It has to be one or the other.

How does it have to be one or the other? They are two different people, both can have different viewpoints.

Just now, Free Northman Reborn said:

Your response, which is to bring in a reference to the Northern lords, is irrelevant, because what we are talking about here is how the two men define the "swords" commanded by the Watch.

Go on then. Show the evidence from the books that the two men have 100% agreement on the correct nomenclature.

Just now, direpupy said:

@thelittledragonthatcould do you believe that swords refer to the whole watch or only to the fighting men? Because that is what @Free Northman Rebornis asking.

When Jeor says that the Watch only has around 3-400 fighting men I believe he (that is to say Jeor) is referring to swords.

The Watch, just like the Lords of the North, would have many men who are not fighting men.

Furthermore Jeor speaks for Jeor. Jeor and Aemon are not one person. Jeor is speaking with the information he knows.

Just like Doran believes that the Dornish have considerably less than 50k while his son is telling Dany that they have 50k. Not everyone has the same information in GRRM's books nor are they making the same statements.

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@Free Northman Reborn

The appendices speak about principal houses (at least those of AGoT, the others just list the lords/houses who showed up) not about lords bannermen.

The term 'petty lord' is also pretty unclear. Does this mean a lord sworn to another lord? If so, then all those lords bannermen you mentioned are petty lords, too, whereas only the lords of the Crownlands play in the same league hierarchically as the great houses. Because only they are sworn directly to the Iron Throne.

Or on a smaller level we would have the Beesburys, Costaynes, etc. as petty lords despite the fact that they are powerful lords in their own right despite the fact that they are sworn to Highgarden and the Iron Throne only via Oldtown.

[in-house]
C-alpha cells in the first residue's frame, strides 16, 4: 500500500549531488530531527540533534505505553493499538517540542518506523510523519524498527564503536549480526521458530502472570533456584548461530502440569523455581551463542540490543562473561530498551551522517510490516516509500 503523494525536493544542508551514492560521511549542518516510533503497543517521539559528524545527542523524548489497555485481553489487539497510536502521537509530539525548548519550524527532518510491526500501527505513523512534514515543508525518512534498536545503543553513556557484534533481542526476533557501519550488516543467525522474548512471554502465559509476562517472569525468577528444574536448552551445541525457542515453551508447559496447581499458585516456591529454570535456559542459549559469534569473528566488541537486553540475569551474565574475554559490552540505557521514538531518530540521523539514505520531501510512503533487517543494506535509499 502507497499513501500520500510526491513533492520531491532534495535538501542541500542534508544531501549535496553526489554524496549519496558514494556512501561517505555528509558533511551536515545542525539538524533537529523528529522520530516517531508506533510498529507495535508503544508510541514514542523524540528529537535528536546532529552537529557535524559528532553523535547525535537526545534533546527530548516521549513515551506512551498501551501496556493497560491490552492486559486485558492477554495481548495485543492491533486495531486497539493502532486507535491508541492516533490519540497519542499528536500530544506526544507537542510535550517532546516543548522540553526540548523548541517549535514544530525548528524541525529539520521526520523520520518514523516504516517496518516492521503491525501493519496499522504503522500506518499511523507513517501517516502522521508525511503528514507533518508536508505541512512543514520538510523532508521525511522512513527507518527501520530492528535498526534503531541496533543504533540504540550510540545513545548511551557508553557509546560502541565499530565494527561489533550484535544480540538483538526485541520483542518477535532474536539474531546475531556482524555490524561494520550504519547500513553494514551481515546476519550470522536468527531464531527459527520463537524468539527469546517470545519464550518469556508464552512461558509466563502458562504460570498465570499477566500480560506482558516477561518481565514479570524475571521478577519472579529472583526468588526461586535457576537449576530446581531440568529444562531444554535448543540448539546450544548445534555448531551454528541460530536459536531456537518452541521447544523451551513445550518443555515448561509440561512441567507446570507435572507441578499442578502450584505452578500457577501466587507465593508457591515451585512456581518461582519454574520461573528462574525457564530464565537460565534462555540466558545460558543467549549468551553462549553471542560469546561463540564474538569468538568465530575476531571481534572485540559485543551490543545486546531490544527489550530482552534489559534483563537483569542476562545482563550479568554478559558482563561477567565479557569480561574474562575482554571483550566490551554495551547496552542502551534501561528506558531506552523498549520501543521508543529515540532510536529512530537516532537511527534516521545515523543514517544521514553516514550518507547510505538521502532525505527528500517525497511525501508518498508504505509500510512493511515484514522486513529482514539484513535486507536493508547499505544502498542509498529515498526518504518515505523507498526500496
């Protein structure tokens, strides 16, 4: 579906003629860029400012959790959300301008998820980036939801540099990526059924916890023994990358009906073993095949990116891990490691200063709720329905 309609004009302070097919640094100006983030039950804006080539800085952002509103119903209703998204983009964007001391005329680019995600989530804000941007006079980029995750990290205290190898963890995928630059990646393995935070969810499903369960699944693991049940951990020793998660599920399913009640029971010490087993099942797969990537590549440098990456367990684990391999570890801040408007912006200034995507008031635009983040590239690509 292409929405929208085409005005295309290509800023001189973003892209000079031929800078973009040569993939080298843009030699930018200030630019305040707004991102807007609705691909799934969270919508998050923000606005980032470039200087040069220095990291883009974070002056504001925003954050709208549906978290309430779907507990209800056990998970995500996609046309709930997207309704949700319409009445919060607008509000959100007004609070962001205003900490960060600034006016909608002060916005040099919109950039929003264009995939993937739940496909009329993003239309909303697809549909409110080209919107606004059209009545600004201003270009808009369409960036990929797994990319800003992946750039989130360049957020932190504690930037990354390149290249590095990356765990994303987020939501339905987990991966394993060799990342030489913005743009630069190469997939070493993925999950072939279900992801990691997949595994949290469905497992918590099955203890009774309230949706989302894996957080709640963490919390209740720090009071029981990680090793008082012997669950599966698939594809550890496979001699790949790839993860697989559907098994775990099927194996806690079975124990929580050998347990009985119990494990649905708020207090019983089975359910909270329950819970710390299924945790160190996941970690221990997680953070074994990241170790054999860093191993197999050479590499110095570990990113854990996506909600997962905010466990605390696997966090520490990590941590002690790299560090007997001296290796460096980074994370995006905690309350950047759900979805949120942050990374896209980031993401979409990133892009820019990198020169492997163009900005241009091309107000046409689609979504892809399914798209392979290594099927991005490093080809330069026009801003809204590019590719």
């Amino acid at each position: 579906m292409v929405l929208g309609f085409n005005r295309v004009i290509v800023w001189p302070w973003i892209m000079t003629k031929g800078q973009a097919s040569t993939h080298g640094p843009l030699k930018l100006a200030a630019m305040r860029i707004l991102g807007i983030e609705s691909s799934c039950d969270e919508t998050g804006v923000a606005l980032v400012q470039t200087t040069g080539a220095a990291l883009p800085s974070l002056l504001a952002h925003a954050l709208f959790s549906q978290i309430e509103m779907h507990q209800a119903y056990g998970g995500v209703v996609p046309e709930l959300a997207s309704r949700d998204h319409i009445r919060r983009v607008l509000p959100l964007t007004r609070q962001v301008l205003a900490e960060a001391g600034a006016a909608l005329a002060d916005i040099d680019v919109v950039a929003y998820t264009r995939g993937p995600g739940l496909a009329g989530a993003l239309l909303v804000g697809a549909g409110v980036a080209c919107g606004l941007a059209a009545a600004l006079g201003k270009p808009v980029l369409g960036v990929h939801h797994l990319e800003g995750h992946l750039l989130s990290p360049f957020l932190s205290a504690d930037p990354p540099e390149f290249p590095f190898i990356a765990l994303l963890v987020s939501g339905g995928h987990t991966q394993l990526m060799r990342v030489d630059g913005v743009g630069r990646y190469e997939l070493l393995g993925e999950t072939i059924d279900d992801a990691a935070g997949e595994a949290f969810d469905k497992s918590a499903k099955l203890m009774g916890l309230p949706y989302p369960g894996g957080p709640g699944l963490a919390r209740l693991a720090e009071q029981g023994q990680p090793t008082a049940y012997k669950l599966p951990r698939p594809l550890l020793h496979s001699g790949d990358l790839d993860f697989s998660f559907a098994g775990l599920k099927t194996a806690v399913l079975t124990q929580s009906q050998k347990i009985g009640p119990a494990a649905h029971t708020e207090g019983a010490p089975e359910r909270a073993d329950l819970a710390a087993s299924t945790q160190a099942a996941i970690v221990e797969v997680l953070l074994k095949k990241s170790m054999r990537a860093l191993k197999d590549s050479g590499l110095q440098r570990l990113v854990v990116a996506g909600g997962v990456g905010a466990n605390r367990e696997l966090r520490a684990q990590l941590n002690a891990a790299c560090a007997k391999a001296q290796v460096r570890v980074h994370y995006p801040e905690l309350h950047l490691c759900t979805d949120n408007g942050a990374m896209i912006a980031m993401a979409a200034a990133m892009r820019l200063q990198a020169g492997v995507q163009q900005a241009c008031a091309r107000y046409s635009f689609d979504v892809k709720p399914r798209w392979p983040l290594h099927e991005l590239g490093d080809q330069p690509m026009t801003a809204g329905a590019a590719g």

Not to mention that we know that landed knights (like the Templetons) can be very powerful despite the fact that they lack the basic rights and privileges 'petty lords' like Rohanne Webber (the right of pits and gallows which a landed knight like Eustace Osgrey did not have) do have.

In that sense I'd say that petty lord is just a pejorative name for a lord who has a shitty castle and not exactly many levies.

You can be small or petty lord if you directly sworn to the Iron Throne, a great house, or to some vassal lord of a great lord.

In that sense I'd not think we can settle this question so easily - especially not since we don't know what lords bannermen actually refers to. Or do you think the vassals of Robb's vassals aren't Robb's vassals?

Thinking about that - the clansmen don't seem to be sworn to any other lords besides the Lord Stark of Winterfell. So if they are 'petty lords' that means that they are small/insignificant lords and called petty lords for that reason. They are not called 'petty lords' because they are the vassals of some vassal.

I think in light of the suicidal behavior of the Winter Wolves under Roderick Dustin (during the Fishfeed as well as during the First Battle of Tumbleton) we can safely guess what the majority of the clansmen who have joined Stannis' army intend to do. They intend to die bravely and gloriously in battle because they have no intention of starving or freezing to death in winter (which many of them most likely would).

That actually seems to be an advantage for Stannis is the coming. Suicidal soldiers aren't afraid, and if some of them can pull off the same stunts that Roddy the Ruin pulled of when attacking the Hightower standard he has a good chance of winning the battle. Most of Roose's men are most likely not very inclined to die in the fighting.

Other stuff:

I think TWoIaF can help explain which lands might be directly sworn to Winterfell. There is mentioning that during winter even sons and daughter of the clansmen show up in the winter town to spend winter there. That actually makes the lands directly controlled by Winterfell pretty large.

Oh, and technically Aemon could have meant only the rangers when he talked about the NW under Lord Commander Hoare. After all, Aemon would be one of the few people who might actually know how strong the NW was back during the Conquest. He is the one who keeps the books, after all. And he once had pretty good eyesight.